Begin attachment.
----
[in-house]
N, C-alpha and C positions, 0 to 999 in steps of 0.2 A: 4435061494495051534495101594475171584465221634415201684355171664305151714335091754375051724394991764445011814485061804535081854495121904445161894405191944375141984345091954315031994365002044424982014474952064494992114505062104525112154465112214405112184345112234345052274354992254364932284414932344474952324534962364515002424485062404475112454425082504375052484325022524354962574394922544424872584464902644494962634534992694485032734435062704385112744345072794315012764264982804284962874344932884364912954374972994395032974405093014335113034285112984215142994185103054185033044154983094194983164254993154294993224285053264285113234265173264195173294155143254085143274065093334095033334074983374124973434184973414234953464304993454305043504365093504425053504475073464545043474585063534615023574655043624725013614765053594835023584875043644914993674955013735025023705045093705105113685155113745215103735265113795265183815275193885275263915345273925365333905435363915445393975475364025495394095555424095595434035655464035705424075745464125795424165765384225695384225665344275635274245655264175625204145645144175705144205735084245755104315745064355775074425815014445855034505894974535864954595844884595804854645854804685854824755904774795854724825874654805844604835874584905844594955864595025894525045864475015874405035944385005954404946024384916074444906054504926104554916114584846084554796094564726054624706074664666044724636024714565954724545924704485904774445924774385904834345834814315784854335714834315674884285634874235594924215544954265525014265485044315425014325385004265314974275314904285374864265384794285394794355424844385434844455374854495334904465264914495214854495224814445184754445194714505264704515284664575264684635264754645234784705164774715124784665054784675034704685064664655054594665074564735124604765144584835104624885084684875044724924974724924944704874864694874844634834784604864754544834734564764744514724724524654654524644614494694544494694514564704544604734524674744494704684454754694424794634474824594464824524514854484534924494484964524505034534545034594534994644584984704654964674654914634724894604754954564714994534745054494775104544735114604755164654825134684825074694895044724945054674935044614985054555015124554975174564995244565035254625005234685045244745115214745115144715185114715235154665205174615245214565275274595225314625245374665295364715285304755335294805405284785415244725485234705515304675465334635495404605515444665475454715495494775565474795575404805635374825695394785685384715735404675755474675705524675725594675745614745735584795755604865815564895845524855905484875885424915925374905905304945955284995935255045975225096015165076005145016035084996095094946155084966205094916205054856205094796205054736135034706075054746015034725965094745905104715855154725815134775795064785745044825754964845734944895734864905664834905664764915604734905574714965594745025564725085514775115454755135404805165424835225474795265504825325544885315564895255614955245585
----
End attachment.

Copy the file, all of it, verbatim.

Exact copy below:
[in-house]
N, C-alpha and C positions, 0 to 999 in steps of 0.2 A: 4435061494495051534495101594475171584465221634415201684355171664305151714335091754375051724394991764445011814485061804535081854495121904445161894405191944375141984345091954315031994365002044424982014474952064494992114505062104525112154465112214405112184345112234345052274354992254364932284414932344474952324534962364515002424485062404475112454425082504375052484325022524354962574394922544424872584464902644494962634534992694485032734435062704385112744345072794315012764264982804284962874344932884364912954374972994395032974405093014335113034285112984215142994185103054185033044154983094194983164254993154294993224285053264285113234265173264195173294155143254085143274065093334095033334074983374124973434184973414234953464304993454305043504365093504425053504475073464545043474585063534615023574655043624725013614765053594835023584875043644914993674955013735025023705045093705105113685155113745215103735265113795265183815275193885275263915345273925365333905435363915445393975475364025495394095555424095595434035655464035705424075745464125795424165765384225695384225665344275635274245655264175625204145645144175705144205735084245755104315745064355775074425815014445855034505894974535864954595844884595804854645854804685854824755904774795854724825874654805844604835874584905844594955864595025894525045864475015874405035944385005954404946024384916074444906054504926104554916114584846084554796094564726054624706074664666044724636024714565954724545924704485904774445924774385904834345834814315784854335714834315674884285634874235594924215544954265525014265485044315425014325385004265314974275314904285374864265384794285394794355424844385434844455374854495334904465264914495214854495224814445184754445194714505264704515284664575264684635264754645234784705164774715124784665054784675034704685064664655054594665074564735124604765144584835104624885084684875044724924974724924944704874864694874844634834784604864754544834734564764744514724724524654654524644614494694544494694514564704544604734524674744494704684454754694424794634474824594464824524514854484534924494484964524505034534545034594534994644584984704654964674654914634724894604754954564714994534745054494775104544735114604755164654825134684825074694895044724945054674935044614985054555015124554975174564995244565035254625005234685045244745115214745115144715185114715235154665205174615245214565275274595225314625245374665295364715285304755335294805405284785415244725485234705515304675465334635495404605515444665475454715495494775565474795575404805635374825695394785685384715735404675755474675705524675725594675745614745735584795755604865815564895845524855905484875885424915925374905905304945955284995935255045975225096015165076005145016035084996095094946155084966205094916205054856205094796205054736135034706075054746015034725965094745905104715855154725815134775795064785745044825754964845734944895734864905664834905664764915604734905574714965594745025564725085514775115454755135404805165424835225474795265504825325544885315564895255614955245585